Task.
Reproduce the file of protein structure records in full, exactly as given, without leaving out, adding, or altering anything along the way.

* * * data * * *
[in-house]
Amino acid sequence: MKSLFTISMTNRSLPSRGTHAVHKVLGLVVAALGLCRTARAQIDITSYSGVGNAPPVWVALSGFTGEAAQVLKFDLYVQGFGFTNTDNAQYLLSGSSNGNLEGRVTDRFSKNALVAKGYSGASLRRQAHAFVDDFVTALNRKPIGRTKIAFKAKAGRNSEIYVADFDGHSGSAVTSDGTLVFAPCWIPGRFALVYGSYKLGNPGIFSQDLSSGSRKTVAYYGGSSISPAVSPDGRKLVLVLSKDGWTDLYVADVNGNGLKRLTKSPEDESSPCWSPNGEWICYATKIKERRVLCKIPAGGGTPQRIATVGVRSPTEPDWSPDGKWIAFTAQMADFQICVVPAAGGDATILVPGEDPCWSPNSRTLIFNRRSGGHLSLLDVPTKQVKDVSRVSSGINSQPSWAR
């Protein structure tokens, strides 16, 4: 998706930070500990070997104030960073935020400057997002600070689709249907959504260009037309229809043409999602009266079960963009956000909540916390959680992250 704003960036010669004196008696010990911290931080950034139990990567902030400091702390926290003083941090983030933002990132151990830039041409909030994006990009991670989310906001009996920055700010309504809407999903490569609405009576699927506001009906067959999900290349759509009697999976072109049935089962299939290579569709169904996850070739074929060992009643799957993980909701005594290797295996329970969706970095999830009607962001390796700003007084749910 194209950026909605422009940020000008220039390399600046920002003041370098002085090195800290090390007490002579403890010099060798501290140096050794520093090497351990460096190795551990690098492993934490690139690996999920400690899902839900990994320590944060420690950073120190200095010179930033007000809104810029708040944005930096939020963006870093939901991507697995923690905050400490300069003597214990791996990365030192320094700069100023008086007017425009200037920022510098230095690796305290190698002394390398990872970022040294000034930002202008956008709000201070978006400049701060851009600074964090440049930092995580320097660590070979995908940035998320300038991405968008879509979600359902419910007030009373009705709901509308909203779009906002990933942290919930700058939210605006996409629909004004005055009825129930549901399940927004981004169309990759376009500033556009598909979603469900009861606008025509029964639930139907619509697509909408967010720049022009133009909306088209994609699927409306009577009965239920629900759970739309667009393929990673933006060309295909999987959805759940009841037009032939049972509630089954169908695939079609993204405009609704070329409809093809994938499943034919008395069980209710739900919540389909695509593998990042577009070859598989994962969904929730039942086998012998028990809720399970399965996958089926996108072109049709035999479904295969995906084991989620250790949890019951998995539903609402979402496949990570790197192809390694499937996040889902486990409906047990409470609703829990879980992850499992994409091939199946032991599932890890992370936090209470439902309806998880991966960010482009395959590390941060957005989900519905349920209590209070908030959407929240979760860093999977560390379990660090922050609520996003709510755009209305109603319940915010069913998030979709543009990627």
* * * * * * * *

[in-house]
Amino acid sequence: MKSLFTISMTNRSLPSRGTHAVHKVLGLVVAALGLCRTARAQIDITSYSGVGNAPPVWVALSGFTGEAAQVLKFDLYVQGFGFTNTDNAQYLLSGSSNGNLEGRVTDRFSKNALVAKGYSGASLRRQAHAFVDDFVTALNRKPIGRTKIAFKAKAGRNSEIYVADFDGHSGSAVTSDGTLVFAPCWIPGRFALVYGSYKLGNPGIFSQDLSSGSRKTVAYYGGSSISPAVSPDGRKLVLVLSKDGWTDLYVADVNGNGLKRLTKSPEDESSPCWSPNGEWICYATKIKERRVLCKIPAGGGTPQRIATVGVRSPTEPDWSPDGKWIAFTAQMADFQICVVPAAGGDATILVPGEDPCWSPNSRTLIFNRRSGGHLSLLDVPTKQVKDVSRVSSGINSQPSWAR
């Protein structure tokens, strides 16, 4: 998706930070500990070997104030960073935020400057997002600070689709249907959504260009037309229809043409999602009266079960963009956000909540916390959680992250 704003960036010669004196008696010990911290931080950034139990990567902030400091702390926290003083941090983030933002990132151990830039041409909030994006990009991670989310906001009996920055700010309504809407999903490569609405009576699927506001009906067959999900290349759509009697999976072109049935089962299939290579569709169904996850070739074929060992009643799957993980909701005594290797295996329970969706970095999830009607962001390796700003007084749910 194209950026909605422009940020000008220039390399600046920002003041370098002085090195800290090390007490002579403890010099060798501290140096050794520093090497351990460096190795551990690098492993934490690139690996999920400690899902839900990994320590944060420690950073120190200095010179930033007000809104810029708040944005930096939020963006870093939901991507697995923690905050400490300069003597214990791996990365030192320094700069100023008086007017425009200037920022510098230095690796305290190698002394390398990872970022040294000034930002202008956008709000201070978006400049701060851009600074964090440049930092995580320097660590070979995908940035998320300038991405968008879509979600359902419910007030009373009705709901509308909203779009906002990933942290919930700058939210605006996409629909004004005055009825129930549901399940927004981004169309990759376009500033556009598909979603469900009861606008025509029964639930139907619509697509909408967010720049022009133009909306088209994609699927409306009577009965239920629900759970739309667009393929990673933006060309295909999987959805759940009841037009032939049972509630089954169908695939079609993204405009609704070329409809093809994938499943034919008395069980209710739900919540389909695509593998990042577009070859598989994962969904929730039942086998012998028990809720399970399965996958089926996108072109049709035999479904295969995906084991989620250790949890019951998995539903609402979402496949990570790197192809390694499937996040889902486990409906047990409470609703829990879980992850499992994409091939199946032991599932890890992370936090209470439902309806998880991966960010482009395959590390941060957005989900519905349920209590209070908030959407929240979760860093999977560390379990660090922050609520996003709510755009209305109603319940915010069913998030979709543009990627």